Following on from my post a few days ago about the LIBOR fines being used as a force for good, I have been interested to read about the allocations made over the past decade in Jersey. In response to a Freedom of Information request, the States of Jersey has detailed the amounts received by their Criminal Offences Confiscation Fund, and what they have done with that money. The COCF was created in 1999, and statistics are available from 2004. From 2004 to date, the Jersey authorities confiscated £16,520,435, and received a further £46,350,104 through asset sharing arrangements – making a grand total of £62,870,539. There seems to be no pattern to the figures; they go up and down randomly.
When it comes to disbursements, however, there is a discernible shift in emphasis. If you look at the grants paid from the COCF in the early years, nearly everything went back into the legal side of things, in the form of money paid to law officers, courts and the like. In recent years, however, they have received much less, and instead grants are made to government departments for projects concerned with crime prevention – such as producing a guide for parents about drugs, and investing in bodycams for the police. I find this fascinating, not least because it supports my position that crime prevention is the way to go – after all, that’s what AML is all about. Of course we can to catch money launderers when we can, but the real aim is to make it such an unattractive option that they don’t even bother to try.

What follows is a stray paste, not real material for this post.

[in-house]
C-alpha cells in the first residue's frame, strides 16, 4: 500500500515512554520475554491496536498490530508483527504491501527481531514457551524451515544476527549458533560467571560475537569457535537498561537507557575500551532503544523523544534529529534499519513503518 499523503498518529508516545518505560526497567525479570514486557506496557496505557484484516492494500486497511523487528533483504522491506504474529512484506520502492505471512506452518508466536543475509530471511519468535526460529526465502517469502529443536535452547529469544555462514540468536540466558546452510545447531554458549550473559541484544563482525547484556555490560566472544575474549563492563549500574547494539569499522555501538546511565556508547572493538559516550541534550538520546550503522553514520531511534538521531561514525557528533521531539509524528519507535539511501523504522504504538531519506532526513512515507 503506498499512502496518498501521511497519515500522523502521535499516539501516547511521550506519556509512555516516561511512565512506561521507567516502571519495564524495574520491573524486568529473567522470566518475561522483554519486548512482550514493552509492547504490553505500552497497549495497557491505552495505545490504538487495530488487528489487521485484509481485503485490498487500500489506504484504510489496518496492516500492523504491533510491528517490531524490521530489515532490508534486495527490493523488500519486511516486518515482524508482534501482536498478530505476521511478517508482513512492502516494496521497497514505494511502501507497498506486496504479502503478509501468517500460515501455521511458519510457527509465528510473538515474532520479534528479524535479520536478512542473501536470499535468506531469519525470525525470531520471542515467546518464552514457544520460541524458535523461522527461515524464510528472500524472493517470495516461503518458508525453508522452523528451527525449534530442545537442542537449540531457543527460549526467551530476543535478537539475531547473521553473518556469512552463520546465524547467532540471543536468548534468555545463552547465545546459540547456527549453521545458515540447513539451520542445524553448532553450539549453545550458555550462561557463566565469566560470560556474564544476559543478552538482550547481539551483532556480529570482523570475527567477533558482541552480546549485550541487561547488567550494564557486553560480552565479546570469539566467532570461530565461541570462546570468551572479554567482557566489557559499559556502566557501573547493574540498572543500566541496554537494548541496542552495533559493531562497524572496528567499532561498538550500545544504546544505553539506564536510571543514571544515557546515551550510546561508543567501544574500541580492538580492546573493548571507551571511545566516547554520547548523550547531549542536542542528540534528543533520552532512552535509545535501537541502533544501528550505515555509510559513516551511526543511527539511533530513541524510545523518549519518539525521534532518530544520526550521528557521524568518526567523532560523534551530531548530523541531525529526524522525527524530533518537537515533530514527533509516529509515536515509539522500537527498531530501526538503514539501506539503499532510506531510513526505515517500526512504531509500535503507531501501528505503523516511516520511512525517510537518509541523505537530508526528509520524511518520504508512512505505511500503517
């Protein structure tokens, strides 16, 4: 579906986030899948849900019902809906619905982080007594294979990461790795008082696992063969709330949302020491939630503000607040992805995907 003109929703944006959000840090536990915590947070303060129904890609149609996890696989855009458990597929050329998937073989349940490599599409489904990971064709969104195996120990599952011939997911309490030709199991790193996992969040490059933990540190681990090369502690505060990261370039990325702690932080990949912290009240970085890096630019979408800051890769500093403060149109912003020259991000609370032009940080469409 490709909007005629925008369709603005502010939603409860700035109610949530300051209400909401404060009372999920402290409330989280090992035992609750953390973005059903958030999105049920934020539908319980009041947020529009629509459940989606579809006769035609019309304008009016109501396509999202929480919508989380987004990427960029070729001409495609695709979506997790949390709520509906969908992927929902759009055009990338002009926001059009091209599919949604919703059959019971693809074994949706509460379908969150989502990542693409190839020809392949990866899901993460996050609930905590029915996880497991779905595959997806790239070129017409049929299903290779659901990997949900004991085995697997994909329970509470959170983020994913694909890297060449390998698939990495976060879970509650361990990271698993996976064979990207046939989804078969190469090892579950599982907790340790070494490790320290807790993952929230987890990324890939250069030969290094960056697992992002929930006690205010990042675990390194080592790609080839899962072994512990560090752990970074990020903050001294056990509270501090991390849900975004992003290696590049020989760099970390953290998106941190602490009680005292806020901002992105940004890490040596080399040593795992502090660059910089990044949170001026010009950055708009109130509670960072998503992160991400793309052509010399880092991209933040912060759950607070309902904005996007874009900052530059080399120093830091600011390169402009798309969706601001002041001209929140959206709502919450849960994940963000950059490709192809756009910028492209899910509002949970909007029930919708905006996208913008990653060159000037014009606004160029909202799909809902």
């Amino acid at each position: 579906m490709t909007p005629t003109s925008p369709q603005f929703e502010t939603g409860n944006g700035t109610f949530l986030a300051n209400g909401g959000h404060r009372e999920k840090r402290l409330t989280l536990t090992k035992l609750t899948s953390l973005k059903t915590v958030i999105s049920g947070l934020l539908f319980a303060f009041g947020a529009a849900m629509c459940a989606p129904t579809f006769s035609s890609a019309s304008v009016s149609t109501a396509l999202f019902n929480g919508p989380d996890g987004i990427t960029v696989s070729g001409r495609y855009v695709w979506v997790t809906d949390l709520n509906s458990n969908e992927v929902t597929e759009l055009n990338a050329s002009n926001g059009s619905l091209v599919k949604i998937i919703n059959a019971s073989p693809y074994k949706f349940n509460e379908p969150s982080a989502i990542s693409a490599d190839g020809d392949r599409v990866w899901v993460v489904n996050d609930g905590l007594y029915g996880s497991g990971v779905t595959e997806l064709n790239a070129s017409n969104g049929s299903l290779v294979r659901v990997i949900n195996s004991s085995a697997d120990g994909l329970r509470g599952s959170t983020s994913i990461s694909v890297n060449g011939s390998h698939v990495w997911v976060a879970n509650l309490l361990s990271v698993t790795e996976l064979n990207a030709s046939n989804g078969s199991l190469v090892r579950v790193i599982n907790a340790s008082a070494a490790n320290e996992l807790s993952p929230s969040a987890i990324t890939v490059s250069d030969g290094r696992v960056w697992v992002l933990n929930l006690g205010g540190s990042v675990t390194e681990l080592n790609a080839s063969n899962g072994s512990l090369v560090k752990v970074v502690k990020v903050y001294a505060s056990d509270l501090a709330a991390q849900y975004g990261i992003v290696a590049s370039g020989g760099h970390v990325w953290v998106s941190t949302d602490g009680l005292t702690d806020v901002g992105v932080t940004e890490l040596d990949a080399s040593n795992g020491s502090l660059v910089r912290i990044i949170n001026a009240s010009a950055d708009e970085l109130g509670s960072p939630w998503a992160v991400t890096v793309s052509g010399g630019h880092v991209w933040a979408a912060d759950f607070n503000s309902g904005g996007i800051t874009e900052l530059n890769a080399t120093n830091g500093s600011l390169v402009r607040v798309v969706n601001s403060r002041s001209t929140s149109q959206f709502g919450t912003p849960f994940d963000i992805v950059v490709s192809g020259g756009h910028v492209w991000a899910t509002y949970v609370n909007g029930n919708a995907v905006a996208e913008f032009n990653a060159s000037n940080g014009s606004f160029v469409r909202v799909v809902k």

Does that mean we may be getting something right??!?! Despite the Paradise and other Papers stories!!!
As far as I am concerned, both Jersey and Guernsey get plenty right when it comes to AML and other anti-financial crime initiatives. That’s why I’m proud to work in both places. Sadly, other headlines are quicker and easier to grab.